Is the Bible sexist?
Dr. Amy Orr-Ewing‘s powerful answer to this question may surprise you as she breaks down verses in the Bible you may never have noticed before.
This article by Dr Amy Orr-Ewing is condensed from this video of her message – YouTube Link
In the Bible we see a vision for equality between men and women, both male and female bearing together the image of God.
And the story of the Bible plays that out in amazing ways. Even in the Old Testament, you see a woman like Miriam leading a whole nation in worship. You see a woman like Deborah leading a nation politically, making judgments, making decisions, and even leading her country to war.
You see that women didn’t require a man to be a kind of mediator between them and God. They could pray directly to God. They didn’t need a husband or a father to have a relationship with God. Now sometimes people say, “Yeah, but come on, in Genesis alright, women and men both bear the image of God, but doesn’t the Bible call women sort of “helpers”. Isn’t that word there in Genesis?”
The word that is translated there “helper” is the word ezer and it’s not a term of domination or subjugation because God uses that name ezer to describe himself in his relationship to us as human beings. God is our ezer. He is our helper. It’s a powerful, strong, amazing, not sexist image.
And then we come to the New Testament. We see that Jesus directly resists the sexism that he sees and observes around him. There’s a story in John’s gospel in chapter four where a woman is talking to Jesus and the male disciples come and they see this. They see Jesus one on one with the woman. It says they’re amazed, they’re horrified, they’re staggered. What? To see him just talking one on one to a woman. Jesus considered women to be worthy of theological instruction.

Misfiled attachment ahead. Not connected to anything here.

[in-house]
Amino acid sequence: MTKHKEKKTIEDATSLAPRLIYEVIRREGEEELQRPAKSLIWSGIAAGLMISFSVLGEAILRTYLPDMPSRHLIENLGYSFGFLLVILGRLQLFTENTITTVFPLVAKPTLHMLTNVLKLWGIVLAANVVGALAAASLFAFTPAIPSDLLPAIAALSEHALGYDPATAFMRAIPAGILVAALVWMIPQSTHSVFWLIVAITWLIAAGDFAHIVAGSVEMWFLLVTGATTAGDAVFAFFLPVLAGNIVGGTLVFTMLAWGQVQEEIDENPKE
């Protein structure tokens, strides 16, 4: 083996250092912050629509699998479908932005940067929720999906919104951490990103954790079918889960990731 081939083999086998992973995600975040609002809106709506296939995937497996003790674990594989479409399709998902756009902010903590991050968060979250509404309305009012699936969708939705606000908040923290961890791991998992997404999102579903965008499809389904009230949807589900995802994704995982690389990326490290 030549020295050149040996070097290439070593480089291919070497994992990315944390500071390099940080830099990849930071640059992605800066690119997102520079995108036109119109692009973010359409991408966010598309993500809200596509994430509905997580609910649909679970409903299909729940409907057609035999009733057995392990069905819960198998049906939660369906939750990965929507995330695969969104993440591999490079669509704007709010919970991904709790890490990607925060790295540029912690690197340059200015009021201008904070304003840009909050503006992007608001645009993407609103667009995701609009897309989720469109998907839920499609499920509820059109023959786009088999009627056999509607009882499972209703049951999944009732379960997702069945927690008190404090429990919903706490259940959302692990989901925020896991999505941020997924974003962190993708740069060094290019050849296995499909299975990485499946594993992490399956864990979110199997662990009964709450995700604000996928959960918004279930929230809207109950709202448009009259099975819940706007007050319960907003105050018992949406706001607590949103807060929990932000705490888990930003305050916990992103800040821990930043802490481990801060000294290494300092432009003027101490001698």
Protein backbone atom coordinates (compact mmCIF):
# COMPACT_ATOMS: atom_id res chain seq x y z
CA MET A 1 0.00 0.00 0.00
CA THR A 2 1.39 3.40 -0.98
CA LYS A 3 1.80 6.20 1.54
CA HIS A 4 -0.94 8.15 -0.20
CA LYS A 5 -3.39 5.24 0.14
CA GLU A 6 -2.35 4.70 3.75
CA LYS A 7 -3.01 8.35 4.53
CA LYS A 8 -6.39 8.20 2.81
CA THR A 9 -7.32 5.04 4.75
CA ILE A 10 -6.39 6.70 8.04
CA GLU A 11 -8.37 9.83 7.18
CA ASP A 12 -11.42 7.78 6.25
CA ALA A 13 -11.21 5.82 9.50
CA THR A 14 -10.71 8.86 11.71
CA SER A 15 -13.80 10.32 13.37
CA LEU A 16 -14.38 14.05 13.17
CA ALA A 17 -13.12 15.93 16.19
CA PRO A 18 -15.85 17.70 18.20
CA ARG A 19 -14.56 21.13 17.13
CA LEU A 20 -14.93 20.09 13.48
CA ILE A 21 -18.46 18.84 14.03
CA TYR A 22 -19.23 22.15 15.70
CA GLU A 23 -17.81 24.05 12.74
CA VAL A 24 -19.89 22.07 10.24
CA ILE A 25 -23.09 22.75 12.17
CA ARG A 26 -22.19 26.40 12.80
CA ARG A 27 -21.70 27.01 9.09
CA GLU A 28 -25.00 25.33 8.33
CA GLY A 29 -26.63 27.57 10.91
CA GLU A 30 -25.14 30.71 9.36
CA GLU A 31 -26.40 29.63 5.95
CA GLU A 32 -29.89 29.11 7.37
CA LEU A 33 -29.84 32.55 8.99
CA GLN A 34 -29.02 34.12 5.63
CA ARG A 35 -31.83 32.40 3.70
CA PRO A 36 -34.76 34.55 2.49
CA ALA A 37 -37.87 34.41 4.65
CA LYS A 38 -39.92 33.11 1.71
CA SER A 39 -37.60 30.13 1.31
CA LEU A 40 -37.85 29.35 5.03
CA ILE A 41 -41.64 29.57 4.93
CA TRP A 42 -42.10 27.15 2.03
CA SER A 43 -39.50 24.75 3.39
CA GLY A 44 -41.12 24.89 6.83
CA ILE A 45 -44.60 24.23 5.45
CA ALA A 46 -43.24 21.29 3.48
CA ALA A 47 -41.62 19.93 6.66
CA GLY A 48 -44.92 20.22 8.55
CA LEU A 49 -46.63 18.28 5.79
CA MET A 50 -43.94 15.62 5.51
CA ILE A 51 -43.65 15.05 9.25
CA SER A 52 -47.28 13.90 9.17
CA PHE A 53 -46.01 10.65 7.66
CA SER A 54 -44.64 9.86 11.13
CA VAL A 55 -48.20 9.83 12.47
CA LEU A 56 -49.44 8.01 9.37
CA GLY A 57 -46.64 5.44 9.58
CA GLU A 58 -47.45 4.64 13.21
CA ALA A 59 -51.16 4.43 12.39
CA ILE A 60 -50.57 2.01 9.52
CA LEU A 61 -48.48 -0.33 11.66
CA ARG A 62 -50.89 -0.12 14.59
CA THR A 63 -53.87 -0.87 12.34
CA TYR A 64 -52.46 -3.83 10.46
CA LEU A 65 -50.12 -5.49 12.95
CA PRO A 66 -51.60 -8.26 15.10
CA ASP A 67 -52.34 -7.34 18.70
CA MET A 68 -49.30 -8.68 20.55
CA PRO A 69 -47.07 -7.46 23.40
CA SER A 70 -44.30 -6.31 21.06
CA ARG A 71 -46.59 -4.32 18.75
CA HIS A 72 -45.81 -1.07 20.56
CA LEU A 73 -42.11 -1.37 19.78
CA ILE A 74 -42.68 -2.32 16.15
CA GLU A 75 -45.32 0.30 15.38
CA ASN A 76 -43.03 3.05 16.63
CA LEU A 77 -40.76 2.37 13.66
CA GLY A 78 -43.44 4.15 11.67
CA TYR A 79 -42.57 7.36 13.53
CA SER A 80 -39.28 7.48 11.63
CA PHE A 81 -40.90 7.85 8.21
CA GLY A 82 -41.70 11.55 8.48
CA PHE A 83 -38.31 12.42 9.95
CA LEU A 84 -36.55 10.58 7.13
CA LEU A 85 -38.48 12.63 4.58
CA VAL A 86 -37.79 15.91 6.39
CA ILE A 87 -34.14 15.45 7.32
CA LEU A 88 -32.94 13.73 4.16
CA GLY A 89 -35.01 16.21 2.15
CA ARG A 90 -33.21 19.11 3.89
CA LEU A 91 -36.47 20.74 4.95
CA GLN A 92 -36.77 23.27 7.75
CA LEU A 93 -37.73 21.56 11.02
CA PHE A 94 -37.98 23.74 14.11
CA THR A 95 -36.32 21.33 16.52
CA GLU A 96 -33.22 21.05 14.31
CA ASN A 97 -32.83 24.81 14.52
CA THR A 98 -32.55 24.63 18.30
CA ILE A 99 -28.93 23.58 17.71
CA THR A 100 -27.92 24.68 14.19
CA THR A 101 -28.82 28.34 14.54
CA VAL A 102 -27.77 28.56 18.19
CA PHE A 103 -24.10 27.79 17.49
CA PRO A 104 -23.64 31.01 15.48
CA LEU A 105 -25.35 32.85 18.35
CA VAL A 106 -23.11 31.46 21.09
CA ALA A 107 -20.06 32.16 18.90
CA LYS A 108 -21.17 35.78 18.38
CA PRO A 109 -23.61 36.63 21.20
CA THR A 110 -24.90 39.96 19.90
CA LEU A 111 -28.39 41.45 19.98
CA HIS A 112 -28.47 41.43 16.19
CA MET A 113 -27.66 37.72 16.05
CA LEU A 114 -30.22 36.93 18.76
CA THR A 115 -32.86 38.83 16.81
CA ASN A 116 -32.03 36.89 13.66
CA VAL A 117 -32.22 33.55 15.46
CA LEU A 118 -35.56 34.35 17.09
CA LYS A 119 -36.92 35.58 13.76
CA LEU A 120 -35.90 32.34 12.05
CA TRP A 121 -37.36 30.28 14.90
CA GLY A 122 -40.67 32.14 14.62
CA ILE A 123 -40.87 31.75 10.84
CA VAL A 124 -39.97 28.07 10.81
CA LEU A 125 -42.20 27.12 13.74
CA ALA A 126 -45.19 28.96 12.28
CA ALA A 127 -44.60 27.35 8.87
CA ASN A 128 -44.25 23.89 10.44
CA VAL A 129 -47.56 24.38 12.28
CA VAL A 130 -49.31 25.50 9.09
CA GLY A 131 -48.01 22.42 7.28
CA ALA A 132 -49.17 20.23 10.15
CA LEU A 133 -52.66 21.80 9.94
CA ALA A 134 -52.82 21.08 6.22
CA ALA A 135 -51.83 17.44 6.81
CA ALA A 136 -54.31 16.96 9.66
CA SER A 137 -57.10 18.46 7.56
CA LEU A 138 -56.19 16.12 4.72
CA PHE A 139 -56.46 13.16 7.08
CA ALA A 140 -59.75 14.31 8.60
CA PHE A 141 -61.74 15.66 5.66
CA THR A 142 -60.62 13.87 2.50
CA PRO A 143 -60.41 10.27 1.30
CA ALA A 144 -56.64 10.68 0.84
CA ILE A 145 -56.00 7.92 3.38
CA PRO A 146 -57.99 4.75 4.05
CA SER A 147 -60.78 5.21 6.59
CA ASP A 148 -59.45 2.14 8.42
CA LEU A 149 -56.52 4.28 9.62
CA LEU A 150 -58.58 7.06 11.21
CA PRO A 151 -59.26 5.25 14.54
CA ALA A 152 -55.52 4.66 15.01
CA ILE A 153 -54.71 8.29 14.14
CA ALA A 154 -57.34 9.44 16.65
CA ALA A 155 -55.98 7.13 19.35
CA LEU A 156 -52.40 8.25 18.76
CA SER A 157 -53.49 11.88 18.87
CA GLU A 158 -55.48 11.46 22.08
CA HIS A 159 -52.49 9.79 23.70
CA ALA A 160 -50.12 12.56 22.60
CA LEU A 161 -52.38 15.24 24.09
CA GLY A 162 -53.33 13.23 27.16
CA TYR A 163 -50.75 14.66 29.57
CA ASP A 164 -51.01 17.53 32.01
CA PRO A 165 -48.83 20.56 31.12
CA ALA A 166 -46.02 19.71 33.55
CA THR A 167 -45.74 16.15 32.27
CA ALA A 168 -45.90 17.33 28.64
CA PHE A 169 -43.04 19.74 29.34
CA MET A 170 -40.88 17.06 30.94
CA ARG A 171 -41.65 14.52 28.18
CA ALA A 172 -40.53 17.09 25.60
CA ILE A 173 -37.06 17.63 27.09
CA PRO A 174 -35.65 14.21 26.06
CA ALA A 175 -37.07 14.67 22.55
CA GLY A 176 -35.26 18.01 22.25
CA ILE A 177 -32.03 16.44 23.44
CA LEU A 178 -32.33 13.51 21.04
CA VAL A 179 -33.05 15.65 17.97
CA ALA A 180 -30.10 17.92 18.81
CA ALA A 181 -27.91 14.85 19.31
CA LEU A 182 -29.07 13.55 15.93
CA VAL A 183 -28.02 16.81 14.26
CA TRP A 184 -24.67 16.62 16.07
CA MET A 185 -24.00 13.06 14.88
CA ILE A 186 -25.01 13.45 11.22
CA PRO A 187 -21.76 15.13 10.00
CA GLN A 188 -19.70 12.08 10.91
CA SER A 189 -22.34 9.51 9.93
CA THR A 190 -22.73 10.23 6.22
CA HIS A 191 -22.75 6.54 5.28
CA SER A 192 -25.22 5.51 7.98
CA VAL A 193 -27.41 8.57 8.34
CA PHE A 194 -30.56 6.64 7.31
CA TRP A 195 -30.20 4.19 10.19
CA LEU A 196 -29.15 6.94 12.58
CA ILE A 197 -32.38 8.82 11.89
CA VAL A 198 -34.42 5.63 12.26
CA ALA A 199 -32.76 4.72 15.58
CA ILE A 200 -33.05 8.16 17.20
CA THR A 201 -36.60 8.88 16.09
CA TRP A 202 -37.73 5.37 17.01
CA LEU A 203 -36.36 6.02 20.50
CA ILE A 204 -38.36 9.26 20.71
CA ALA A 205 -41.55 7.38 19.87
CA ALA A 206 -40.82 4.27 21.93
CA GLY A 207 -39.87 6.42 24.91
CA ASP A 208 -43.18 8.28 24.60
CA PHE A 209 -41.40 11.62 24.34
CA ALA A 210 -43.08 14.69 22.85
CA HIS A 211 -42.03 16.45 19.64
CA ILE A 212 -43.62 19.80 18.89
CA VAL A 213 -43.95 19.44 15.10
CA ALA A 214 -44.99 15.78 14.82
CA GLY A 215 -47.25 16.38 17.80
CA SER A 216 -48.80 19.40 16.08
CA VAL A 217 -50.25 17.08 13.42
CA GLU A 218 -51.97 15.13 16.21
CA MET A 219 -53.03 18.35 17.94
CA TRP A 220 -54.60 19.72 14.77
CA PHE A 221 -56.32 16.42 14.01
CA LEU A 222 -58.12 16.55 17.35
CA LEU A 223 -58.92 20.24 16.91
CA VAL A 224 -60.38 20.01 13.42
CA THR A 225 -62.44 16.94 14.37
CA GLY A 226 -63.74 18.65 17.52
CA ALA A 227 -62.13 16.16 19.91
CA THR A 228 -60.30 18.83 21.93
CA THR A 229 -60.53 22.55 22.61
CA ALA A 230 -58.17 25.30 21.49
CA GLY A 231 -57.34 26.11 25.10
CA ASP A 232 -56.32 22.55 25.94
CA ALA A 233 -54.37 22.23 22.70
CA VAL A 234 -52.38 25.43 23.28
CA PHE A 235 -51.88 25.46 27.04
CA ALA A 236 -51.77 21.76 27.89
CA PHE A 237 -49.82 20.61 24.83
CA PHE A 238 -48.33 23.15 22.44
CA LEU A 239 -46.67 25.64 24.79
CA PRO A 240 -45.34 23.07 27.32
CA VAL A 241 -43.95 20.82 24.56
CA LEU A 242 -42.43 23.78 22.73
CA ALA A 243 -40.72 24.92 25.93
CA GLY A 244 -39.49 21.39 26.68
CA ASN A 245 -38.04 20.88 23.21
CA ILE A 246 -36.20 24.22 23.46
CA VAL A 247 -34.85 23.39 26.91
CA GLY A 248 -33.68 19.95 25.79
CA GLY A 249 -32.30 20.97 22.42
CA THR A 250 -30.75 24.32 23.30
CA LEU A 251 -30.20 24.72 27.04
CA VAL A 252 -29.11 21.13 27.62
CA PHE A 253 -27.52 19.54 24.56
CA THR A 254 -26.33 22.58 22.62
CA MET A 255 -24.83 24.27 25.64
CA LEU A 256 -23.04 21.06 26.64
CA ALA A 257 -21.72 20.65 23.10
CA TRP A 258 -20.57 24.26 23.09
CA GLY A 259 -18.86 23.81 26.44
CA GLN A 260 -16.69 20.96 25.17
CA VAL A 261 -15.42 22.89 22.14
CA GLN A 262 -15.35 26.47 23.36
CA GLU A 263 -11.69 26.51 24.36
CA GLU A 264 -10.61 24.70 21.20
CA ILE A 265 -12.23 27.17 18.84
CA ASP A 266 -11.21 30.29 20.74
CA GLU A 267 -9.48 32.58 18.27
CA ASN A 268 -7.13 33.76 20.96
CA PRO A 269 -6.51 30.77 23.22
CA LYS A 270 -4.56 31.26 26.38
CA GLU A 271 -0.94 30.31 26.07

It was a woman called Martha who was the recipient of one of the most amazing doctrinal statements of the New Testament: “I am the resurrection and the life. Anyone who believes in me will live and they will never die.” Jesus just brought that to Martha.
And then you see this amazing pattern emerge as you read the New Testament where women sort of have this front row seat, and the extraordinary role of witnessing the core elements of the Christian faith. It’s Mary who is the primary witness to the incarnation, the virgin birth. It’s the women at the cross who are the primary witnesses to the crucifixion, to the atonement, to the cross of Jesus. The men have all disappeared apart from John. It’s women who were there witnessing the cross and then, of course, it is women who were first at the resurrection.
When you read the New Testament you see in the early church that women like Phoebe led the church in Rome. Women like Junia were considered to be outstanding by Paul among the apostles.
There are three verses which some people use to say that women should be subjugated.